I thought more than I would like to admit about how I could fit the following phrase into this blog post:
It’s my way or the Huawei.
And with that off my chest, lets get to today’s topic: the near future of tech.
Any definition of emergent technology should include the following: information technology, robotics, green energy and vehicles, aerospace equipment, oceanic engineering, new materials, medicine, medical devices, agri-tech. Very conveniently, these are the sectors explicitly slated to gain state support in China under Made In China 2025.
Crucial to emergent technology is infrastructure to move vast amounts of data and information. Only a few telecommunications companies are positioned to provide the complex solutions these new industries demand. 5G (telecommunication networks), mobile devices, and global services are necessary is securing the success of emergent technology.
Luckily for the world, China’s Huawei is positioned to provide such solutions.
The Pride of China
I studied Chinese at Tsinghua University. The view from my chair was that of a large blackboard.
Note the camera on the top left. There was also a camera in the back of the room.
Sitting to my left in one of my classes was a young Swiss man. On a Friday morning, he told his language partners that he was in the market for a new phone. On Monday morning he walked into class with a new Huawei phone. My teacher, a brilliant young graduate student at the neighboring Beijing Language University (北京语言大学), was floored.
“Why didn’t you buy an iPhone?” she asked.
He replied, “Huawei phones are much cheaper and just as good. I don’t like iOS anyway.”
“As a Chinese, I am so proud. Huawei is the pride of China,” She beamed.
The ‘pride of China’ should be its food. This was a normal lunch at Tsinghua. It was delicious.
She was right. National champions, large companies that enjoy massive amounts of state subsidies and are protected from competition, are a distinct part of the national identity. Apple is not a competitor. Apple is America. Huawei is China.
Huawei is China
So lets expand on Huawei. Their Wikipedia page is absolutely fascinating:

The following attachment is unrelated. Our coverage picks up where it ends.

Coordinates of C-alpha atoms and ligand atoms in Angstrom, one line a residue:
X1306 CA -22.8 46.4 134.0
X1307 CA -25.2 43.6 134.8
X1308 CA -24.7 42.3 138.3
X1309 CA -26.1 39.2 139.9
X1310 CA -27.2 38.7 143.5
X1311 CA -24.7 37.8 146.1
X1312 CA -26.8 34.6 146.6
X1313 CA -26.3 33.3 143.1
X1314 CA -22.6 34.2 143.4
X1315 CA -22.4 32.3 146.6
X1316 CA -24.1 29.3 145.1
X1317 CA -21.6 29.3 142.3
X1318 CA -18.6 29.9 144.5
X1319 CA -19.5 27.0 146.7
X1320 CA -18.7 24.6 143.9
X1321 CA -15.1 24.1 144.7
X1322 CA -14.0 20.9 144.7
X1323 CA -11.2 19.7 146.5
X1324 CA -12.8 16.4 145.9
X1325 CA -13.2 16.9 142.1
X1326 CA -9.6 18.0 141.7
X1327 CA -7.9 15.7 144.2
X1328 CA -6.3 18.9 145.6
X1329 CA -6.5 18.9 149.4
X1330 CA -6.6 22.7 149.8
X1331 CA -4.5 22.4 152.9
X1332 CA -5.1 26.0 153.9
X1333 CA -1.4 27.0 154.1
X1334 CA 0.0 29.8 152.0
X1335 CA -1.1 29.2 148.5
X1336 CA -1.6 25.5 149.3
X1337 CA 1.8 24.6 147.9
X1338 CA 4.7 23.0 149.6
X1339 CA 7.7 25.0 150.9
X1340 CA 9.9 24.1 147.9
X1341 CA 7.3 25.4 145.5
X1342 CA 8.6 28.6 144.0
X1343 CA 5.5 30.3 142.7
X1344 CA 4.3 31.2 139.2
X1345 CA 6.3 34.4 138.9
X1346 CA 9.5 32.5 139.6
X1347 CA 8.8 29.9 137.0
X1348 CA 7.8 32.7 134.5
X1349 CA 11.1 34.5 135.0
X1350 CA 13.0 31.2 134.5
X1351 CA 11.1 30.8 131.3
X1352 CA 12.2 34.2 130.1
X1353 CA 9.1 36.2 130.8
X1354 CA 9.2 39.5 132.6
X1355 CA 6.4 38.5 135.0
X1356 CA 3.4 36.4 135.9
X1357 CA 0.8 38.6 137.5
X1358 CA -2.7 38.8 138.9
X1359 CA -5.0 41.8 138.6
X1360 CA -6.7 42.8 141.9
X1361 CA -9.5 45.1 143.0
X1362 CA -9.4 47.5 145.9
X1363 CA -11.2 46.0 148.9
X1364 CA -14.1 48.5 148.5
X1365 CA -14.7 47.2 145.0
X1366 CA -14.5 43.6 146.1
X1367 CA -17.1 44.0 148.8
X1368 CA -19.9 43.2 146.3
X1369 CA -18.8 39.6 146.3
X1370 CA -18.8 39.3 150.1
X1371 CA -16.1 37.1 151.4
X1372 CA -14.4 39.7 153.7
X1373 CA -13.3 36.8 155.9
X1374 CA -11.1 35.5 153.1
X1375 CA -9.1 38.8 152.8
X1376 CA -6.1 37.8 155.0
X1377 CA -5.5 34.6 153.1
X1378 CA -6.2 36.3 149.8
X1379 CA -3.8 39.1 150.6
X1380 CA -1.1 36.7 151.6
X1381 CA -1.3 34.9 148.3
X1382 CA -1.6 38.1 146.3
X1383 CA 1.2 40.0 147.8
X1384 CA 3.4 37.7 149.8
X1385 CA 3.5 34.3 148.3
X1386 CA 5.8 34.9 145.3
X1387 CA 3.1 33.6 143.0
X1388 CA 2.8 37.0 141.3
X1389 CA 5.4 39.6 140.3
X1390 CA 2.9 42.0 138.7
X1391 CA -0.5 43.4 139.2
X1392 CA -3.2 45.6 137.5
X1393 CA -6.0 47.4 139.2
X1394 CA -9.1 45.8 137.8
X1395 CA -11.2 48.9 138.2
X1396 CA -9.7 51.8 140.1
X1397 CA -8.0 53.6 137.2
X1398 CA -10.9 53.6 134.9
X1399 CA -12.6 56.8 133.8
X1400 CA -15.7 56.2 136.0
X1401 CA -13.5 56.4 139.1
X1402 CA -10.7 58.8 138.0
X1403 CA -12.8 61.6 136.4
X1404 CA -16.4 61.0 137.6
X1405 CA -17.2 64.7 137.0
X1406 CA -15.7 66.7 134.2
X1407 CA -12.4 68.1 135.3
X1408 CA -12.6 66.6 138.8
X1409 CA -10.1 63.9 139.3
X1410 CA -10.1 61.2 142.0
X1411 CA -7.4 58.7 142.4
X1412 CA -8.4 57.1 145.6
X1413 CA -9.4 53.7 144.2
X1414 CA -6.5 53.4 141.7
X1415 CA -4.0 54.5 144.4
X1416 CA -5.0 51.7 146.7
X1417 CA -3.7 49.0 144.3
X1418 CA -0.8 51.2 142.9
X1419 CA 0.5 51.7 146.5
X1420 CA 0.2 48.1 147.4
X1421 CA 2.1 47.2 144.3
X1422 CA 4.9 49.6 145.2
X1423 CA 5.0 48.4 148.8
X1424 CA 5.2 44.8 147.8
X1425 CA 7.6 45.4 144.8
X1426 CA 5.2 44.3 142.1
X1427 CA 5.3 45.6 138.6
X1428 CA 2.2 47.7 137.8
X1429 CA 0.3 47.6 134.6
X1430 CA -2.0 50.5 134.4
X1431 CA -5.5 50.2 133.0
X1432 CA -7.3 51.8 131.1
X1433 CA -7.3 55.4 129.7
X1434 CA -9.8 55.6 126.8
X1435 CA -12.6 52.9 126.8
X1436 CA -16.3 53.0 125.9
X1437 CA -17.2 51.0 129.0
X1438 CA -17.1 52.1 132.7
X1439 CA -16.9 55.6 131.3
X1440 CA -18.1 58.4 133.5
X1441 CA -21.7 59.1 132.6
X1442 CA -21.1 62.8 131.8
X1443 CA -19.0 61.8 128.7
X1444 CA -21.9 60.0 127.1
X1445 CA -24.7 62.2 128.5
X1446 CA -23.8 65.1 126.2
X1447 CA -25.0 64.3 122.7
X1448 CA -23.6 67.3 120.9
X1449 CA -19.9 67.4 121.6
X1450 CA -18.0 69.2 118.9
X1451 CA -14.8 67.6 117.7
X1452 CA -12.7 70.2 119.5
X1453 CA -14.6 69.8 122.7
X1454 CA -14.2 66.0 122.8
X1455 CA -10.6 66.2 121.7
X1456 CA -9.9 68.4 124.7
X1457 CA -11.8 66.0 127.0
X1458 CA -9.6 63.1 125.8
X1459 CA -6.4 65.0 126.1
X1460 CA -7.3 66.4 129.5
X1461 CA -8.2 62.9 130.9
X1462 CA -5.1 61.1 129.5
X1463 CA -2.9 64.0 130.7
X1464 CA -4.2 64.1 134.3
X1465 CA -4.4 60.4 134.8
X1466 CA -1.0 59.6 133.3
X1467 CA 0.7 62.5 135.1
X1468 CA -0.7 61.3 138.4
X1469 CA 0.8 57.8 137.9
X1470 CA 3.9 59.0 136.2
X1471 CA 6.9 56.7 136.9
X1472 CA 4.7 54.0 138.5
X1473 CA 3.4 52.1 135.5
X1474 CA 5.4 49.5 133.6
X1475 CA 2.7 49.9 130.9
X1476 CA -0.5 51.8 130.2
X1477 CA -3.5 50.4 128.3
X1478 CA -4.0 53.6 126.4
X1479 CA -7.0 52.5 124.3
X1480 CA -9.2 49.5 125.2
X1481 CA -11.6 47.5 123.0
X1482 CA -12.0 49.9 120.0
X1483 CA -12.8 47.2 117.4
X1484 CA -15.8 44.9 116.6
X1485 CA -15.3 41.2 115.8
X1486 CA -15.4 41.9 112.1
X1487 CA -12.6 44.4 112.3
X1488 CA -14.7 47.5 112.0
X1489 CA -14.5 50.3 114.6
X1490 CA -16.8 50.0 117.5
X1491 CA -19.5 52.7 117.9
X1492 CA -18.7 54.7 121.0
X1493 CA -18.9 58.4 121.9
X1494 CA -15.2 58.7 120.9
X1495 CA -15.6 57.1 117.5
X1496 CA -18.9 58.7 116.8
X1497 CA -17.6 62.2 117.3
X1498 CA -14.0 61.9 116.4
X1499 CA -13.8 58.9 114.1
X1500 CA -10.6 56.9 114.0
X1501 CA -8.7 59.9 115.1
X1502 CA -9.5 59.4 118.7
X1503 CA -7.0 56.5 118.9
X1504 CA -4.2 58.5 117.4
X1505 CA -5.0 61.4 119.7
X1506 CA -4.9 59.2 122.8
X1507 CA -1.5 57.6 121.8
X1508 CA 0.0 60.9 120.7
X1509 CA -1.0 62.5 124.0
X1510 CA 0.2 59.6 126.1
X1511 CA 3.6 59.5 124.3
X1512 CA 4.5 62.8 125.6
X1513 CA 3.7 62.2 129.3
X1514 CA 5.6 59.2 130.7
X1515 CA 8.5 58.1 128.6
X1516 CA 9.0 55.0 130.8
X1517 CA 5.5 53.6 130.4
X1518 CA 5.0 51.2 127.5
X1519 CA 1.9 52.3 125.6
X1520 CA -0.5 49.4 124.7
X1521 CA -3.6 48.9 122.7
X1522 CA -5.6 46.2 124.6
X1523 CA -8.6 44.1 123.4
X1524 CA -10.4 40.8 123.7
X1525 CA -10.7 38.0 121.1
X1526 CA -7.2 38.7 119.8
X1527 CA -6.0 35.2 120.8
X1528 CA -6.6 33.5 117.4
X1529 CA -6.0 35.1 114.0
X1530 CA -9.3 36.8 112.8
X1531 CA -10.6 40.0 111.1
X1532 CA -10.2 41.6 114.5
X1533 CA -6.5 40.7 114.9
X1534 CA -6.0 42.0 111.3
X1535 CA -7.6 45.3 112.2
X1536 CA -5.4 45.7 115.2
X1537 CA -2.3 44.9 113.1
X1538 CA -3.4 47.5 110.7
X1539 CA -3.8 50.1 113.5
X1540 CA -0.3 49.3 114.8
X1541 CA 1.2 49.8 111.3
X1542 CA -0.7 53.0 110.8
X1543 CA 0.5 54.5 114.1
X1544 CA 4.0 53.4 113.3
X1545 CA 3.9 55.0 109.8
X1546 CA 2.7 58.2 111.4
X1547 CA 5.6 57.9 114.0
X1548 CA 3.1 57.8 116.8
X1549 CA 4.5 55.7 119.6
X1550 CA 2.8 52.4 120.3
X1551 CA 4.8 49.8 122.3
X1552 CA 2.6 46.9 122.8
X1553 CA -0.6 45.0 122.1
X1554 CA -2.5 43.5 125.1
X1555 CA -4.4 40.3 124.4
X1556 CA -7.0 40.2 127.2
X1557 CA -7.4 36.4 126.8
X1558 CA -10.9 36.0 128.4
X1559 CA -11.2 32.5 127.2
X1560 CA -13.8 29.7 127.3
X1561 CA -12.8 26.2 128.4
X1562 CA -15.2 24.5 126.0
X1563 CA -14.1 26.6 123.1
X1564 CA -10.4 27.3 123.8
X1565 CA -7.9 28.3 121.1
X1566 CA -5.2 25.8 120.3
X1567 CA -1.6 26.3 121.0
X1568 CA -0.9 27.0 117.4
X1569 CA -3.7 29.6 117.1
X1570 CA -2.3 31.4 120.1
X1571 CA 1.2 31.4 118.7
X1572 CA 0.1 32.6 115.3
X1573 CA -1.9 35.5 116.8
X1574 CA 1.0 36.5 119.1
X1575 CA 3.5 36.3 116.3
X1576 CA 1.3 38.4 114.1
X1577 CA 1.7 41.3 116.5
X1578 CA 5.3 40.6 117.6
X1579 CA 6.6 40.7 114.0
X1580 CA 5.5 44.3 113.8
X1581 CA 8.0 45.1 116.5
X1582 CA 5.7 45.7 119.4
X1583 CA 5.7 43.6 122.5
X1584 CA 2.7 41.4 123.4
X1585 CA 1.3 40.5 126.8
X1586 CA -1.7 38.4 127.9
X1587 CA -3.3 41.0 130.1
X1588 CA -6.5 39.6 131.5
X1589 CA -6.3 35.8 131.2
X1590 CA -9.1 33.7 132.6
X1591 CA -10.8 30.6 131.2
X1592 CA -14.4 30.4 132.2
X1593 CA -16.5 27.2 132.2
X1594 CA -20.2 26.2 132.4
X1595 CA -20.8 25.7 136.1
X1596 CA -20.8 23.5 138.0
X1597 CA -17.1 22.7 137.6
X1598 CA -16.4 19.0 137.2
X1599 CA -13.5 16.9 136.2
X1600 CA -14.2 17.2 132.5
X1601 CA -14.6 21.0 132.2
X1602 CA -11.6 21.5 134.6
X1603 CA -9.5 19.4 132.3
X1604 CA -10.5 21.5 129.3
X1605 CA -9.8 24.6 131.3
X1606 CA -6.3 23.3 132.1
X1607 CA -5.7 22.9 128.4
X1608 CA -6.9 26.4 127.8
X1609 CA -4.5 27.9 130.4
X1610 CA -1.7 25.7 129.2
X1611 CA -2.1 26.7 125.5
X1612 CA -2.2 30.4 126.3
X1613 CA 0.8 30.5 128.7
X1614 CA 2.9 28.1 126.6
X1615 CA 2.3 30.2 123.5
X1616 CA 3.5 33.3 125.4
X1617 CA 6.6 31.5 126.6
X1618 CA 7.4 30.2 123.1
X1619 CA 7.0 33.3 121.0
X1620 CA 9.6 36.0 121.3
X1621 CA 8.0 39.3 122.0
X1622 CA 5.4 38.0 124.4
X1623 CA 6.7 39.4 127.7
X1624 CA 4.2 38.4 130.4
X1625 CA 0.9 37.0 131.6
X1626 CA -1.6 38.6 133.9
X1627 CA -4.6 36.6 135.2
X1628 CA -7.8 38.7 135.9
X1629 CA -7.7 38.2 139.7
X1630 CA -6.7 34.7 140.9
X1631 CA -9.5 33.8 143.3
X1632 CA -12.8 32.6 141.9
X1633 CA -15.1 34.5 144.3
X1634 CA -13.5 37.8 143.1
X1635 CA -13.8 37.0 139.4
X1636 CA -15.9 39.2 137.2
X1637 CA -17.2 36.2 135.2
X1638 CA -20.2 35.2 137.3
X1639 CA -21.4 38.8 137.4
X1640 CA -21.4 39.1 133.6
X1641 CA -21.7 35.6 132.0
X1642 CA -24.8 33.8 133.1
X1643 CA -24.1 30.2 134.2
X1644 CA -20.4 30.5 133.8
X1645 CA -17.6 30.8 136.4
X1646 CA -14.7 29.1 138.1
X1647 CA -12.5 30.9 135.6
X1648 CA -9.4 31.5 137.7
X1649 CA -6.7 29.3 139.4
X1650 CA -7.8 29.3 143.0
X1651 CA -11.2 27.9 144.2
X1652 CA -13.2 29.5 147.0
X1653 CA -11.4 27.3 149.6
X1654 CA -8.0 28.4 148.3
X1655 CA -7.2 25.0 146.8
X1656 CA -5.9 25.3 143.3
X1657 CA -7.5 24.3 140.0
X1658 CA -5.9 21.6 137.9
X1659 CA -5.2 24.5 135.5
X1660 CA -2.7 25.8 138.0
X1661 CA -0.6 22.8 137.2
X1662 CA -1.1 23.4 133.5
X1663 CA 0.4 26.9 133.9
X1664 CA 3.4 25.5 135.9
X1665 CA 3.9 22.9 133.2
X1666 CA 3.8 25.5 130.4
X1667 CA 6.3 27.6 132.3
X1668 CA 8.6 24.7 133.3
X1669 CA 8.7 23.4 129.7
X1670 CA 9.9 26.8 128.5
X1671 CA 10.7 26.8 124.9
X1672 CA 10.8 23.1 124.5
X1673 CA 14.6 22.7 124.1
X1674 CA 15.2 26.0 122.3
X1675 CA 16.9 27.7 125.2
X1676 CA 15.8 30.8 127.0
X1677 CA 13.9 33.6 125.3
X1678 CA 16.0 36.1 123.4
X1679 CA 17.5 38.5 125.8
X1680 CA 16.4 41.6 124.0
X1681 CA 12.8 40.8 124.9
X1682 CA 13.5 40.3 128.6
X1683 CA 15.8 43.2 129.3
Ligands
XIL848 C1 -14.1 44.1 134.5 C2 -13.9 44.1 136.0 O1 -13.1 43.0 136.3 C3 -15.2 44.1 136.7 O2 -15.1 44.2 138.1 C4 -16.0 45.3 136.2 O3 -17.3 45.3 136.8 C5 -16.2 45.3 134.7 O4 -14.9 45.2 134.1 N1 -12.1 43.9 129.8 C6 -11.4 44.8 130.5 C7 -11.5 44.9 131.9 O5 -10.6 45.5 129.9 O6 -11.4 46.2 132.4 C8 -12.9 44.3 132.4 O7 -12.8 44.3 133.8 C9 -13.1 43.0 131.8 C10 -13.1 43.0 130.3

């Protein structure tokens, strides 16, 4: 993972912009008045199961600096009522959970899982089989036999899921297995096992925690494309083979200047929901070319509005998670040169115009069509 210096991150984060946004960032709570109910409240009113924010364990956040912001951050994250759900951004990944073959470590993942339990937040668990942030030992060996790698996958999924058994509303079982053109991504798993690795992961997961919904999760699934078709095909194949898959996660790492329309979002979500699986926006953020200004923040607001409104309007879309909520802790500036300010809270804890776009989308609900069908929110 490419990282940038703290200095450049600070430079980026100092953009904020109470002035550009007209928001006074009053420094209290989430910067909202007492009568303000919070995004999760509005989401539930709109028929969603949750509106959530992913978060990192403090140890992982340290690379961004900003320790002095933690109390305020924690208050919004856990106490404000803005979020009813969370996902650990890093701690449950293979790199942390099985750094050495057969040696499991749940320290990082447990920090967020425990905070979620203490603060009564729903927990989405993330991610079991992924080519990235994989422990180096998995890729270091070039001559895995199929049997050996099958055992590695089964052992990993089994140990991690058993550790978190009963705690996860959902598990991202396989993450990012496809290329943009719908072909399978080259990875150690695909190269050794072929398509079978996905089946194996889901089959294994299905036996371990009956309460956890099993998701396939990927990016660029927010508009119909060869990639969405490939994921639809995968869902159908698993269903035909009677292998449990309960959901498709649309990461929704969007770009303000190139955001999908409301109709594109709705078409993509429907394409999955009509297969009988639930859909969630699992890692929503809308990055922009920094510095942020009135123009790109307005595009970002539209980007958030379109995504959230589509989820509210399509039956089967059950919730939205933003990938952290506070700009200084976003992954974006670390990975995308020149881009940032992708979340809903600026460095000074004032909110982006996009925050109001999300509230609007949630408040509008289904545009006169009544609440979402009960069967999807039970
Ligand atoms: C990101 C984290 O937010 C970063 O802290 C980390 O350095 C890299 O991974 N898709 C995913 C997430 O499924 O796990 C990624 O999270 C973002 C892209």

A warning about buzzwords and advertising? The following quote is worth thinking about. From Huawei’s Wikipedia:
Although successful internationally, Huawei has faced difficulties in some markets, due to allegations – particularly from the United States government – that its telecom infrastructure equipment may contain backdoors that could enable unauthorised surveillance by the Chinese government and the People’s Liberation Army (citing, in particular, its founder having previously worked for the Army).
Huawei has faced difficulties in some markets, due to allegations- particularly from the United States government. Does this hold water? Let me list some links.
The Czech Republic’s cyber security agency reports that Huawei is a national security threat. (This is particularly worth following because China has invested heavily into the Czech Republic, and Huawei has had a contract to fulfill the communication needs of the president and his staff for the past four years.)
It is certainly true that the United States was early in its concern of Chinese (Huawei) infrastructure investments. However, to say now that concern is solely or mostly propagated by America is dishonest.
I said something to this point relatively recently on China Unscripted (episode 20): there is a growing Cold War between China and America. That Cold War is not being waged in proxy wars or through arms races. The new Cold War is being waged through a race to emergent tech, economics, and business access.
The truth about Huawei is pretty simple. If the new Cold War is being fought in emergent tech, Huawei is going to play a key role. It is an arm of the Chinese Communist Party.
Examples of communist control include the following:
1.) Huawei has a party secretary. Party control of Huawei is explicit. Its in their Wikipedia page.
2.) Huawei enjoys lending at the direction of Central Huijin.
3.) Huawei enjoys price setting and input discounts from the NDRC.
Given these facts, it is almost intuitive that Developed countries decouple from Huawei and Chinese tech in general. What we are witnessing across Europe, North America, and Australia is decoupling at a time when Africa, South East Asia, Russia, and the Middle East are increasingly embracing Chinese tech. We are witnessing a technological divide. With that tech divide, we are seeing a divergence in public opinion and thought.
Consider Chairman Xi’s recent trip to visit the new media operation of People’s Daily, the party’s mouthpiece. He spoke at length on the importance of “boosting integrated media development and amplifying the mainstream voice” in public communication. Mainstream voice indeed. The mainstream voice seems to be Xi’s way or the Huawei.
Thanks for reading.